Federal prosecutors reneged on plea deal, Hunter Biden's lawyers say
A judge had rejected the combination plea deal and pre-trial diversion program.
Federal prosecutors reneged on a deal that would have resolved tax and gun charges against President Biden’s son, attorneys for Hunter Biden said in a new court filing.
"The defendant’s understanding of the scope of immunity agreed to by the United States was and is based on the express written terms of the Diversion Agreement. His understanding of the scope of immunity agreed to by the United States is also corroborated by prosecutors’ contemporaneous written and oral communications during the plea negotiations," defense attorneys said in the new filing.
Despite their acknowledgement that the plea agreement on tax charges is "moot," attorneys for Hunter Biden argued that the second part of the deal – a diversion agreement on a separate gun charge – remains in effect. They claim the diversion agreement is a separate contract negotiated and entered into by the parties outside the judge’s purview. When prosecutors signed the deal before their hearing on July 26, the contract became active.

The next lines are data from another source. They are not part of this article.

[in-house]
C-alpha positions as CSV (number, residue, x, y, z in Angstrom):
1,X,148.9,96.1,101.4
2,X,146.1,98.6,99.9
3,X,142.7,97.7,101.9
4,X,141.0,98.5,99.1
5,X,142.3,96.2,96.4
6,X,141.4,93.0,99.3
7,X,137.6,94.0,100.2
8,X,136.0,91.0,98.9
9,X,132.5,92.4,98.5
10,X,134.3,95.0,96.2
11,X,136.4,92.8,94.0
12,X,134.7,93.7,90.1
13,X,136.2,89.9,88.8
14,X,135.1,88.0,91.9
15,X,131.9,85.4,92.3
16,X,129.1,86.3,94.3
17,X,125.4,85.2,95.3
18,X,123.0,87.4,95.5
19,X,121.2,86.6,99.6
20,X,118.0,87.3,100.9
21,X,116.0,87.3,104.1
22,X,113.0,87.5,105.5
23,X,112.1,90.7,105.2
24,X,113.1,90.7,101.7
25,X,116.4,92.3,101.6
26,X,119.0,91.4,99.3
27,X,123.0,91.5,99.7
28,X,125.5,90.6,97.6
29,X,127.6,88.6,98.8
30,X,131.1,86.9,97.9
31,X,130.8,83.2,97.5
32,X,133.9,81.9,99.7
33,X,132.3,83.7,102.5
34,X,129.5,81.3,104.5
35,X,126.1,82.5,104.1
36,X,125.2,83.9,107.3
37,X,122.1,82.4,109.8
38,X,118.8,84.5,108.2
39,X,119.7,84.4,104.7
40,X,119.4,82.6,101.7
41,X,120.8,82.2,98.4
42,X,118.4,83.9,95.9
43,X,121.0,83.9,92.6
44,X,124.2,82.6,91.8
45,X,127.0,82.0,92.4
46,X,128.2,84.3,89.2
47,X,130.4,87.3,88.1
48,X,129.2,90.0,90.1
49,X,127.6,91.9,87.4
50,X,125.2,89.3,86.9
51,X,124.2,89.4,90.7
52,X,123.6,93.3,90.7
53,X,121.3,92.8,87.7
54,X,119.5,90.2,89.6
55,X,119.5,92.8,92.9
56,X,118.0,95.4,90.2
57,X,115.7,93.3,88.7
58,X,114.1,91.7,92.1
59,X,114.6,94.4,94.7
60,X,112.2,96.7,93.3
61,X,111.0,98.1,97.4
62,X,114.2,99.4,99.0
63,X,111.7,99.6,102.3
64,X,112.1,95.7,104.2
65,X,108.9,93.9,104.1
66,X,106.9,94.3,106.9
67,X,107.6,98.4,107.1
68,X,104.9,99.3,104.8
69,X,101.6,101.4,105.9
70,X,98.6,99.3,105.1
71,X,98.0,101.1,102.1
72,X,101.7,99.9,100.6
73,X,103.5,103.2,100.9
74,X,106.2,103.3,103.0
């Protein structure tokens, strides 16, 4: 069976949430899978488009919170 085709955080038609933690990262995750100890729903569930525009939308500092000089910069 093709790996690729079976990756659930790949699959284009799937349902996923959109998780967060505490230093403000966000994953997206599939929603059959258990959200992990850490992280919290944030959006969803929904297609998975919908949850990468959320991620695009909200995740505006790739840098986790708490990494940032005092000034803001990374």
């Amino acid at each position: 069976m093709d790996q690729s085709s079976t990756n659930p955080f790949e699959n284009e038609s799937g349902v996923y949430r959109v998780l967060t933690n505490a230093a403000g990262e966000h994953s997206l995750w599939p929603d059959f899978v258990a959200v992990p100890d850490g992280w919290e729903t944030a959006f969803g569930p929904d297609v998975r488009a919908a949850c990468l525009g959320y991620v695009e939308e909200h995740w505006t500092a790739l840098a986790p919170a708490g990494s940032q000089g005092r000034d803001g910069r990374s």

Hunter Biden’s alleged crimes may now be headed to trial after plea negotiations reached an "impasse," federal prosecutors said.
A judge rejected the combination plea deal and pre-trial diversion program the two sides arranged over concerns it offered too much immunity to Hunter Biden.
Hunter Biden’s attorneys said the government decided "to renege on the previously agreed-upon plea agreement."
They also said the president’s son, "through counsel, accepted the prosecutors’ invitation to engage in settlement discussions that the defendant and counsel understood would fully resolve the government’s sprawling five-year investigation."
Attorney General Merrick Garland on Friday named Delaware U.S. Attorney David Weiss as special counsel in the Hunter Biden investigation.